The Vakhtangov theatre brought the entire troupe of Eugene Onegin to Tbilisi and from November 3 to November 5, showing the local audience three similar- but at the same time different- versions of the play.

“In fact, it is one play, but emotions and the interactions between the actors are very different,” said Aleksei Guskov, who plays the adult Onegin. “Our duet with Victor Dobronravov (young Onegin) is fundamentally different from the way he plays with Sergei Makovetsky (second performer of adult Onegin). We communicate with each other, constantly perform closely, and have a strong relationship. Even during our performances we decided to change a little bit the end of the play – we have not just a dialogue between adult Onegin and Tatiana, but young Onegin also communicates with us,” he explained.

Eugene Onegin was one of the most anticipated performances at the 2015 GIFT festival and earned much praise. Tickets were sold out even prior to the premier in Georgia. Each of the three days, the audience greeted the performance with a standing ovation and this witness acan boldly say, without exaggeration, that the Griboedov Russian State Drama Theatre, which hosted the play, has never seen such ovations.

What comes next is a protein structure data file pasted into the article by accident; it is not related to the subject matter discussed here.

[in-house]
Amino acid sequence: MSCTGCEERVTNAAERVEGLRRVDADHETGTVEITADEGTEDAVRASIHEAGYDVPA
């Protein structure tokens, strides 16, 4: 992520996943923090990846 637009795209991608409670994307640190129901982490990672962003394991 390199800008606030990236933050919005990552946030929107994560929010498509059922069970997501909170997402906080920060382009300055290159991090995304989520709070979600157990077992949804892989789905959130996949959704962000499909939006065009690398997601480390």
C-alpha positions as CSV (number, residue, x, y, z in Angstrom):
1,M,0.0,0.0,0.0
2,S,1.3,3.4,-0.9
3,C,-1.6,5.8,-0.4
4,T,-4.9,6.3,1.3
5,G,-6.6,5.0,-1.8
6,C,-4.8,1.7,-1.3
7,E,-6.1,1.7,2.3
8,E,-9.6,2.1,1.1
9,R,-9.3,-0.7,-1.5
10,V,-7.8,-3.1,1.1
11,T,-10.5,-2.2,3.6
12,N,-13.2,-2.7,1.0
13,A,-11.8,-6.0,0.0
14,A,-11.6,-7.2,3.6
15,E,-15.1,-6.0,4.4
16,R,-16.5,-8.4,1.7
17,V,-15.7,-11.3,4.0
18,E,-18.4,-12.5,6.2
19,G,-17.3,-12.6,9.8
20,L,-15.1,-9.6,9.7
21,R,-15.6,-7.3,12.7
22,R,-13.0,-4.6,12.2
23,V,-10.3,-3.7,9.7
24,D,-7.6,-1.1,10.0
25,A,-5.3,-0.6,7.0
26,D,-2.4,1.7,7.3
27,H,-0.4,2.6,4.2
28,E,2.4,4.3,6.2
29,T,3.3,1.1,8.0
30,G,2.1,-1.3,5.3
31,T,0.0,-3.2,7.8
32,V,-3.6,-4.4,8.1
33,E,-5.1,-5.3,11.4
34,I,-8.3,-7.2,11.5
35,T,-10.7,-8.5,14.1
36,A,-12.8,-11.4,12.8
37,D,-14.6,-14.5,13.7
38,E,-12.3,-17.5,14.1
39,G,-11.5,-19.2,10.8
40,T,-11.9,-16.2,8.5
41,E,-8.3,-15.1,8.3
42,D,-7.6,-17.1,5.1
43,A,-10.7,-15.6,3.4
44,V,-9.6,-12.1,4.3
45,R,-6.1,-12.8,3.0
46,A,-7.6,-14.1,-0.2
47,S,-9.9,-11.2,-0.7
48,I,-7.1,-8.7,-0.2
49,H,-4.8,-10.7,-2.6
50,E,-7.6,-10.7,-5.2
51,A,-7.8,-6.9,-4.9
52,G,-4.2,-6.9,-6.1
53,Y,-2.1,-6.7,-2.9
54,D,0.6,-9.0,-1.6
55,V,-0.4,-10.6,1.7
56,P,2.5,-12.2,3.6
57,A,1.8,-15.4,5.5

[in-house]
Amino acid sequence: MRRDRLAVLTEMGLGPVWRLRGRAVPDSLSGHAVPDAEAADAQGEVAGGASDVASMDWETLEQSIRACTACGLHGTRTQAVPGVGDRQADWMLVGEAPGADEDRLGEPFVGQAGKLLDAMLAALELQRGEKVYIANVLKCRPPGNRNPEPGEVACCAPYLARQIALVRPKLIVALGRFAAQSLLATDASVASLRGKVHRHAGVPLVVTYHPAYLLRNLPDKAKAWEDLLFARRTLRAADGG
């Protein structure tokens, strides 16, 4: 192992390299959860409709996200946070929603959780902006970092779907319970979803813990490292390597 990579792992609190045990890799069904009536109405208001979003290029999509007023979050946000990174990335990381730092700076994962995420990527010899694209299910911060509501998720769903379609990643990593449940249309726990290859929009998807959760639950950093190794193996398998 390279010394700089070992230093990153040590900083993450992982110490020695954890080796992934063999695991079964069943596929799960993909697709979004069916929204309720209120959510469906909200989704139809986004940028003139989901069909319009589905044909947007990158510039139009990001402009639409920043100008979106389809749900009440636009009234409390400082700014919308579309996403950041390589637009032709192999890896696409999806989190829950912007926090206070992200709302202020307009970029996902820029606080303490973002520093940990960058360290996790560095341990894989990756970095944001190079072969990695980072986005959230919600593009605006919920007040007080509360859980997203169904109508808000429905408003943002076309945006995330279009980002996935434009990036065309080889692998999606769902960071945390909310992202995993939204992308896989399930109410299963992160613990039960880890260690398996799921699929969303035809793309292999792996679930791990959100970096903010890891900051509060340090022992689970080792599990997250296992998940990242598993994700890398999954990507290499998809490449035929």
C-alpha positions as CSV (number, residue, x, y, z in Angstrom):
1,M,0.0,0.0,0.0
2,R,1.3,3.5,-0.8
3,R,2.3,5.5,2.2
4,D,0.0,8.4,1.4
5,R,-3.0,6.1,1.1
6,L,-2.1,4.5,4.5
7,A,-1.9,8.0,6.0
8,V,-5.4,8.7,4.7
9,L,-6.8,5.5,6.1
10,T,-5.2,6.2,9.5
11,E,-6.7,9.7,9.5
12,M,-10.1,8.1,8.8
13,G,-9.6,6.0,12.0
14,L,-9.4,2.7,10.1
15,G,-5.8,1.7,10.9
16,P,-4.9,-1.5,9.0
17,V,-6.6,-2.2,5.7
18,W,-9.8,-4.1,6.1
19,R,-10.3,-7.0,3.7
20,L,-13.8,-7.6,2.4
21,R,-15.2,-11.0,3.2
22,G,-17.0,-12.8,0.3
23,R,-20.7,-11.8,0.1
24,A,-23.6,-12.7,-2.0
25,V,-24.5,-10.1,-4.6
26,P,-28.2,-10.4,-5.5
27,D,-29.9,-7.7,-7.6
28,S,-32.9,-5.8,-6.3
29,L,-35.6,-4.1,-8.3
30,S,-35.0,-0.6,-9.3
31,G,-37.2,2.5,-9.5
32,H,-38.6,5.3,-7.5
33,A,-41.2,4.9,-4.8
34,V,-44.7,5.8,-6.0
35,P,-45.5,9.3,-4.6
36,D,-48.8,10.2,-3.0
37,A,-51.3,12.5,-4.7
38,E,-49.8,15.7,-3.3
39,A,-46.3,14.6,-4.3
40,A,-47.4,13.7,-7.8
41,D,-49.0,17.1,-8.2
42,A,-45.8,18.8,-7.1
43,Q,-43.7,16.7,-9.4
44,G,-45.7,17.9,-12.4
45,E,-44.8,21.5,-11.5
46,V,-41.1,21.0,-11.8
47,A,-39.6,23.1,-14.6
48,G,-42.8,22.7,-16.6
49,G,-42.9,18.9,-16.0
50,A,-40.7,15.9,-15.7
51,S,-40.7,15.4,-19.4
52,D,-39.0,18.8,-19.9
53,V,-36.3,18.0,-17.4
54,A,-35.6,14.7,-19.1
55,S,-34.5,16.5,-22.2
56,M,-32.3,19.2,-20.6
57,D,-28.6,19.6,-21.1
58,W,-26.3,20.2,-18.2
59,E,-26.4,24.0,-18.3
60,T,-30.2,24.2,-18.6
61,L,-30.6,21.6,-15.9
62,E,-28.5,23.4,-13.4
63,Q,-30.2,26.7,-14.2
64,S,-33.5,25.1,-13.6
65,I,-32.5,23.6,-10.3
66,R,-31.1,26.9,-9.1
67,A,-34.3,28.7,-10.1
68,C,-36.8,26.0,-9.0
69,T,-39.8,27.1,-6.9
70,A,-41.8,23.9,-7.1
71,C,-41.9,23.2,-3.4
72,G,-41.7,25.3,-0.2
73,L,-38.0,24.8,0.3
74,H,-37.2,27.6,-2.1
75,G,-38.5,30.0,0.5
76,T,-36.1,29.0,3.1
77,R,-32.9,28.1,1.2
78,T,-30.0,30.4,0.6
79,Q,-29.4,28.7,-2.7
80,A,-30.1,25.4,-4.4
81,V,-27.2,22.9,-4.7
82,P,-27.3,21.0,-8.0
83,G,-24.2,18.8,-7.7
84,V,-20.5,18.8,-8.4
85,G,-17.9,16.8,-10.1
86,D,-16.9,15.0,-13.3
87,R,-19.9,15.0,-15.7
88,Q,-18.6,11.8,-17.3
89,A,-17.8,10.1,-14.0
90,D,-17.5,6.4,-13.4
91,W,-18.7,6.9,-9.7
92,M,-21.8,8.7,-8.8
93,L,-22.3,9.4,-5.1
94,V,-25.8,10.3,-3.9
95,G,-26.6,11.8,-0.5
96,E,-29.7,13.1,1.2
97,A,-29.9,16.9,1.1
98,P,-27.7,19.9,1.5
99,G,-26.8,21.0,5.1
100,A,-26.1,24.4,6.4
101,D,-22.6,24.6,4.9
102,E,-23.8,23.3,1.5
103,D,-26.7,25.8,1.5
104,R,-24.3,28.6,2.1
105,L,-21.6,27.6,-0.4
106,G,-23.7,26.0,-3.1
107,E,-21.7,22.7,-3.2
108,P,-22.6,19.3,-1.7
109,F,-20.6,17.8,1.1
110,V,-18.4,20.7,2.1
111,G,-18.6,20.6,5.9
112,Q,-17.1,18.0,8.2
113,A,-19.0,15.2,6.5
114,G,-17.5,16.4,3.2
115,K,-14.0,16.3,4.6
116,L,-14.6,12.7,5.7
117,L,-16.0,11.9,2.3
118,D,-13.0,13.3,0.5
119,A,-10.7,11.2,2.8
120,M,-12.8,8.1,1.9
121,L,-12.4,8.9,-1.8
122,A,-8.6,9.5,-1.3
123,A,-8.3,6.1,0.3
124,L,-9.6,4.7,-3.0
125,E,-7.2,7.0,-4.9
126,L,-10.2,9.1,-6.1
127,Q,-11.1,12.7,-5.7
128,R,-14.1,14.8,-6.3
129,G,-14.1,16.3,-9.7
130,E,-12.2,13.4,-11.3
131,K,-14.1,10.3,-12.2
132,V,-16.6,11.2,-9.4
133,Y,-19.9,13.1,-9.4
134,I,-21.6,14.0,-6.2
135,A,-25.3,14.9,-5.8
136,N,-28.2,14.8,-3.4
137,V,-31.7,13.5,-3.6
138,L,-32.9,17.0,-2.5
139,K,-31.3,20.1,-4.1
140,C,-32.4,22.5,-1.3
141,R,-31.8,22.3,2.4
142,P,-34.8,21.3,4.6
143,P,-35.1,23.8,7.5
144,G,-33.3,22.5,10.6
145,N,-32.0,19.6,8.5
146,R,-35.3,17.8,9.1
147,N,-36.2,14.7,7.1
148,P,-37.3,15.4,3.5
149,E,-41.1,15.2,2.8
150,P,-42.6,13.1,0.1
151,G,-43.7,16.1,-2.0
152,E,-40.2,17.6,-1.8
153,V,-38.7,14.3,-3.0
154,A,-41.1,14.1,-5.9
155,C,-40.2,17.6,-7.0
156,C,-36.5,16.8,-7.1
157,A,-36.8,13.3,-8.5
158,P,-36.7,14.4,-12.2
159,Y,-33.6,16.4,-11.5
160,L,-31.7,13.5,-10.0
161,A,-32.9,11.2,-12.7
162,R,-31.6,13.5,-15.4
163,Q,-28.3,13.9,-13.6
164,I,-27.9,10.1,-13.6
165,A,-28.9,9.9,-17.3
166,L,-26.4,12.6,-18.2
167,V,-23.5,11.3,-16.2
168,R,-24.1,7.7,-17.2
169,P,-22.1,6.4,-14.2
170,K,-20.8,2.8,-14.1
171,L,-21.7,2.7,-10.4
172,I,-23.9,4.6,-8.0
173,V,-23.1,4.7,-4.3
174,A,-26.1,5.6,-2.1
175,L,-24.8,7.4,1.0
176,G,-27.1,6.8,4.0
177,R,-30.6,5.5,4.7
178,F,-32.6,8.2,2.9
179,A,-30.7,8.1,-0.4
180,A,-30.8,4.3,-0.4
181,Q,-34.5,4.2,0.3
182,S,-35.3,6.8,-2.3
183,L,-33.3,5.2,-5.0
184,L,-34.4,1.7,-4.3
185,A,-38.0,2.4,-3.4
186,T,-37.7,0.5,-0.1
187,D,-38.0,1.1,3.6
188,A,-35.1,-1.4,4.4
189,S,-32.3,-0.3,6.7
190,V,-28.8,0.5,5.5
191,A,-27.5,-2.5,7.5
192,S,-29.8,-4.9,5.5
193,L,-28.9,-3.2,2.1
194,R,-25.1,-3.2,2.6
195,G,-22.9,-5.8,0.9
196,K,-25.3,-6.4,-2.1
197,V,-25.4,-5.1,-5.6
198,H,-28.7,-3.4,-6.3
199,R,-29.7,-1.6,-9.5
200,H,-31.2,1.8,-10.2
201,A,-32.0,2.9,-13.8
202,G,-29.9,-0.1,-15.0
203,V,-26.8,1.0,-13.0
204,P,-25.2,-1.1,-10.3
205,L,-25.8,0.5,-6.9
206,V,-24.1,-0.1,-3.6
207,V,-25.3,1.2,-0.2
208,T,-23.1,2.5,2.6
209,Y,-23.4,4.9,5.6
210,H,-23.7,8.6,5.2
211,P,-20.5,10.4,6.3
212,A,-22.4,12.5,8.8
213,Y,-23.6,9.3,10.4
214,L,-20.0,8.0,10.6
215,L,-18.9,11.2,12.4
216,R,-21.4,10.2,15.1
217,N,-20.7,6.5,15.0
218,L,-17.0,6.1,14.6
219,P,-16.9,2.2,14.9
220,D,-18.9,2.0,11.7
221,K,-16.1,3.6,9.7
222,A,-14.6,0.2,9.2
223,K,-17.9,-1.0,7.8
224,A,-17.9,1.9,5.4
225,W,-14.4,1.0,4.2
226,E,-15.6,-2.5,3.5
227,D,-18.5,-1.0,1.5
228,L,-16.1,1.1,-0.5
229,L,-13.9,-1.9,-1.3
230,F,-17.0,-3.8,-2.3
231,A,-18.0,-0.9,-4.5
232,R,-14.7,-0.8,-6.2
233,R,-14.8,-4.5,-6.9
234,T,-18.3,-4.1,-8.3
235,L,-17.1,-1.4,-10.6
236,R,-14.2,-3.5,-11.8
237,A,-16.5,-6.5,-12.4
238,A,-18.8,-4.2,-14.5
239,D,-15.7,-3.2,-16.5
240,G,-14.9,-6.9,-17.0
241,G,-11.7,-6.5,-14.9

Eka Karsaulidze

05 November,2015 23:05
11/03/2015
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CONTACT
  • GIFT/ Georgian International Festival of Arts in Tbilisi in honor of Michail Tumanishvili
  • 164, Agmashenebeli Avenue, 0112 Tbilisi, Georgia
  • General enquiries : + 995 32 235 0203
  • Press Office: + 995 551176818
  • tbilisigiftfestival@gmail.com




CONTACT
  • GIFT/ Georgian International Festival of Arts in Tbilisi in honor of Michail Tumanishvili
  • 164, Agmashenebeli Avenue, 0112 Tbilisi, Georgia
  • General enquiries : + 995 32 235 0203
  • Press Office: + 995 551176818
  • tbilisigiftfestival@gmail.com